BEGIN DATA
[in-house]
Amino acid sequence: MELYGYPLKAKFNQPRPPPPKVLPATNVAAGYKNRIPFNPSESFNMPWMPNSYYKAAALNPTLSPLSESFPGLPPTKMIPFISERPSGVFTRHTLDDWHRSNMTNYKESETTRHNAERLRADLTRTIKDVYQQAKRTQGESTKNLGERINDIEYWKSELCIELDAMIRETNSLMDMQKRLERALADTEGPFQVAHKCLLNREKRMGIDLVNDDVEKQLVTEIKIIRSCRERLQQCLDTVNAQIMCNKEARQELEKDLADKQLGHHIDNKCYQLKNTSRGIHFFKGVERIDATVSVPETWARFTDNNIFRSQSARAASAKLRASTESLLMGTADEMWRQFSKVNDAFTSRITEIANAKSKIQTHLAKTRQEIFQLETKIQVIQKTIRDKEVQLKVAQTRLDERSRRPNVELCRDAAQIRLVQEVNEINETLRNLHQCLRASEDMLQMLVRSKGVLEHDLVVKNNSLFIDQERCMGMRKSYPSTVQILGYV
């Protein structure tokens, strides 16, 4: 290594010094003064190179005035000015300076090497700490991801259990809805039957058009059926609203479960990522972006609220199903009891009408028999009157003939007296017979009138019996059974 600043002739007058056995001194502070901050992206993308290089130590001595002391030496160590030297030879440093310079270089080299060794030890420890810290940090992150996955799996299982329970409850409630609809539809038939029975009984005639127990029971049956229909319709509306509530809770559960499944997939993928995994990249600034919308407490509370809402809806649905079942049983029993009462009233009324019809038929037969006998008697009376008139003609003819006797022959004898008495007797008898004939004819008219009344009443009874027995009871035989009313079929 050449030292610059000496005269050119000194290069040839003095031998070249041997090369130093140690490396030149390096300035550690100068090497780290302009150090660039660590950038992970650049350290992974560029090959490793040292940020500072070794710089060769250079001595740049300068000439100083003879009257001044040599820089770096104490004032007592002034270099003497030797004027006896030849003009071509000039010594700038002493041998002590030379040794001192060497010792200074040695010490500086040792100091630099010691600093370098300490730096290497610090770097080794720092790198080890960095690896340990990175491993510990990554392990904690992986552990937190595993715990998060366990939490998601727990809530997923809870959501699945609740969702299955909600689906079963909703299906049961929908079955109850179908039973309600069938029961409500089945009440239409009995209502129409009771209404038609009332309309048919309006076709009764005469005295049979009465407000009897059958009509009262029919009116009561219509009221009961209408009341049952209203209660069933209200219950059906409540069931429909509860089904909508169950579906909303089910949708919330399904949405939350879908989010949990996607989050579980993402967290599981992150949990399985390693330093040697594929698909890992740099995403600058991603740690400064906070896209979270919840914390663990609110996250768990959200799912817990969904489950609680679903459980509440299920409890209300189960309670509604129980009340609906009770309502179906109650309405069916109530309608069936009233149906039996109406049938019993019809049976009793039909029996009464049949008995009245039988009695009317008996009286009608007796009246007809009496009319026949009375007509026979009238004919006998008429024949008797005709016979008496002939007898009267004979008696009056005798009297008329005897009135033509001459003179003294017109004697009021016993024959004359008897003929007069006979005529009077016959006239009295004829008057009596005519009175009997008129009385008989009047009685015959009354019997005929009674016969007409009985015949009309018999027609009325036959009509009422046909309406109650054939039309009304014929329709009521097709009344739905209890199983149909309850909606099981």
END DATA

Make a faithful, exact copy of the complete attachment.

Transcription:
[in-house]
Amino acid sequence: MELYGYPLKAKFNQPRPPPPKVLPATNVAAGYKNRIPFNPSESFNMPWMPNSYYKAAALNPTLSPLSESFPGLPPTKMIPFISERPSGVFTRHTLDDWHRSNMTNYKESETTRHNAERLRADLTRTIKDVYQQAKRTQGESTKNLGERINDIEYWKSELCIELDAMIRETNSLMDMQKRLERALADTEGPFQVAHKCLLNREKRMGIDLVNDDVEKQLVTEIKIIRSCRERLQQCLDTVNAQIMCNKEARQELEKDLADKQLGHHIDNKCYQLKNTSRGIHFFKGVERIDATVSVPETWARFTDNNIFRSQSARAASAKLRASTESLLMGTADEMWRQFSKVNDAFTSRITEIANAKSKIQTHLAKTRQEIFQLETKIQVIQKTIRDKEVQLKVAQTRLDERSRRPNVELCRDAAQIRLVQEVNEINETLRNLHQCLRASEDMLQMLVRSKGVLEHDLVVKNNSLFIDQERCMGMRKSYPSTVQILGYV
């Protein structure tokens, strides 16, 4: 290594010094003064190179005035000015300076090497700490991801259990809805039957058009059926609203479960990522972006609220199903009891009408028999009157003939007296017979009138019996059974 600043002739007058056995001194502070901050992206993308290089130590001595002391030496160590030297030879440093310079270089080299060794030890420890810290940090992150996955799996299982329970409850409630609809539809038939029975009984005639127990029971049956229909319709509306509530809770559960499944997939993928995994990249600034919308407490509370809402809806649905079942049983029993009462009233009324019809038929037969006998008697009376008139003609003819006797022959004898008495007797008898004939004819008219009344009443009874027995009871035989009313079929 050449030292610059000496005269050119000194290069040839003095031998070249041997090369130093140690490396030149390096300035550690100068090497780290302009150090660039660590950038992970650049350290992974560029090959490793040292940020500072070794710089060769250079001595740049300068000439100083003879009257001044040599820089770096104490004032007592002034270099003497030797004027006896030849003009071509000039010594700038002493041998002590030379040794001192060497010792200074040695010490500086040792100091630099010691600093370098300490730096290497610090770097080794720092790198080890960095690896340990990175491993510990990554392990904690992986552990937190595993715990998060366990939490998601727990809530997923809870959501699945609740969702299955909600689906079963909703299906049961929908079955109850179908039973309600069938029961409500089945009440239409009995209502129409009771209404038609009332309309048919309006076709009764005469005295049979009465407000009897059958009509009262029919009116009561219509009221009961209408009341049952209203209660069933209200219950059906409540069931429909509860089904909508169950579906909303089910949708919330399904949405939350879908989010949990996607989050579980993402967290599981992150949990399985390693330093040697594929698909890992740099995403600058991603740690400064906070896209979270919840914390663990609110996250768990959200799912817990969904489950609680679903459980509440299920409890209300189960309670509604129980009340609906009770309502179906109650309405069916109530309608069936009233149906039996109406049938019993019809049976009793039909029996009464049949008995009245039988009695009317008996009286009608007796009246007809009496009319026949009375007509026979009238004919006998008429024949008797005709016979008496002939007898009267004979008696009056005798009297008329005897009135033509001459003179003294017109004697009021016993024959004359008897003929007069006979005529009077016959006239009295004829008057009596005519009175009997008129009385008989009047009685015959009354019997005929009674016969007409009985015949009309018999027609009325036959009509009422046909309406109650054939039309009304014929329709009521097709009344739905209890199983149909309850909606099981």